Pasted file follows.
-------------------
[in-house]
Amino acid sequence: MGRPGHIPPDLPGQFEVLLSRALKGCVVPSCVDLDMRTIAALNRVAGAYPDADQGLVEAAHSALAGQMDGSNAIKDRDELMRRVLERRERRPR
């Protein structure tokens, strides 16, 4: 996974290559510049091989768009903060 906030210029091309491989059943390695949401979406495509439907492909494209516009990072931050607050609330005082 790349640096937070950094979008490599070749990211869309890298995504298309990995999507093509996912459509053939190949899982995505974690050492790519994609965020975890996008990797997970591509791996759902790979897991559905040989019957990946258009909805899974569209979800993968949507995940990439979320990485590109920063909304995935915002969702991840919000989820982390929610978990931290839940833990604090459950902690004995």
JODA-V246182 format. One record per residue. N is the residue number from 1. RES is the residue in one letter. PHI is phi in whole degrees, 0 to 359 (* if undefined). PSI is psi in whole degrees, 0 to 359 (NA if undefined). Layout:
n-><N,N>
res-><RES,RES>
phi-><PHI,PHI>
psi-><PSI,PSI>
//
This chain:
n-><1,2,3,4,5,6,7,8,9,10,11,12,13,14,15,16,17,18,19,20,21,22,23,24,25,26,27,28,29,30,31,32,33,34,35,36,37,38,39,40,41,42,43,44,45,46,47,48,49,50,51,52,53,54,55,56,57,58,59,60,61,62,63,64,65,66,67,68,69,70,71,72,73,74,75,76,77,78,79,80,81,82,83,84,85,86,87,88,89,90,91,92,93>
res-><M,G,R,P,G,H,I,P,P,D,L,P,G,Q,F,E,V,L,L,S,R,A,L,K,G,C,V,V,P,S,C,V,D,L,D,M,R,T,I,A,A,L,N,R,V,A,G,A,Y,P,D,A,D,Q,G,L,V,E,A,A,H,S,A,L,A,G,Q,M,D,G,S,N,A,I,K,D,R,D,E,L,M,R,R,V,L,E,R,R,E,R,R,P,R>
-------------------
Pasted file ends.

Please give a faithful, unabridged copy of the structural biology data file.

[in-house]
Amino acid sequence: MGRPGHIPPDLPGQFEVLLSRALKGCVVPSCVDLDMRTIAALNRVAGAYPDADQGLVEAAHSALAGQMDGSNAIKDRDELMRRVLERRERRPR
């Protein structure tokens, strides 16, 4: 996974290559510049091989768009903060 906030210029091309491989059943390695949401979406495509439907492909494209516009990072931050607050609330005082 790349640096937070950094979008490599070749990211869309890298995504298309990995999507093509996912459509053939190949899982995505974690050492790519994609965020975890996008990797997970591509791996759902790979897991559905040989019957990946258009909805899974569209979800993968949507995940990439979320990485590109920063909304995935915002969702991840919000989820982390929610978990931290839940833990604090459950902690004995």
JODA-V246182 format. One record per residue. N is the residue number from 1. RES is the residue in one letter. PHI is phi in whole degrees, 0 to 359 (* if undefined). PSI is psi in whole degrees, 0 to 359 (NA if undefined). Layout:
n-><N,N>
res-><RES,RES>
phi-><PHI,PHI>
psi-><PSI,PSI>
//
This chain:
n-><1,2,3,4,5,6,7,8,9,10,11,12,13,14,15,16,17,18,19,20,21,22,23,24,25,26,27,28,29,30,31,32,33,34,35,36,37,38,39,40,41,42,43,44,45,46,47,48,49,50,51,52,53,54,55,56,57,58,59,60,61,62,63,64,65,66,67,68,69,70,71,72,73,74,75,76,77,78,79,80,81,82,83,84,85,86,87,88,89,90,91,92,93>
res-><M,G,R,P,G,H,I,P,P,D,L,P,G,Q,F,E,V,L,L,S,R,A,L,K,G,C,V,V,P,S,C,V,D,L,D,M,R,T,I,A,A,L,N,R,V,A,G,A,Y,P,D,A,D,Q,G,L,V,E,A,A,H,S,A,L,A,G,Q,M,D,G,S,N,A,I,K,D,R,D,E,L,M,R,R,V,L,E,R,R,E,R,R,P,R>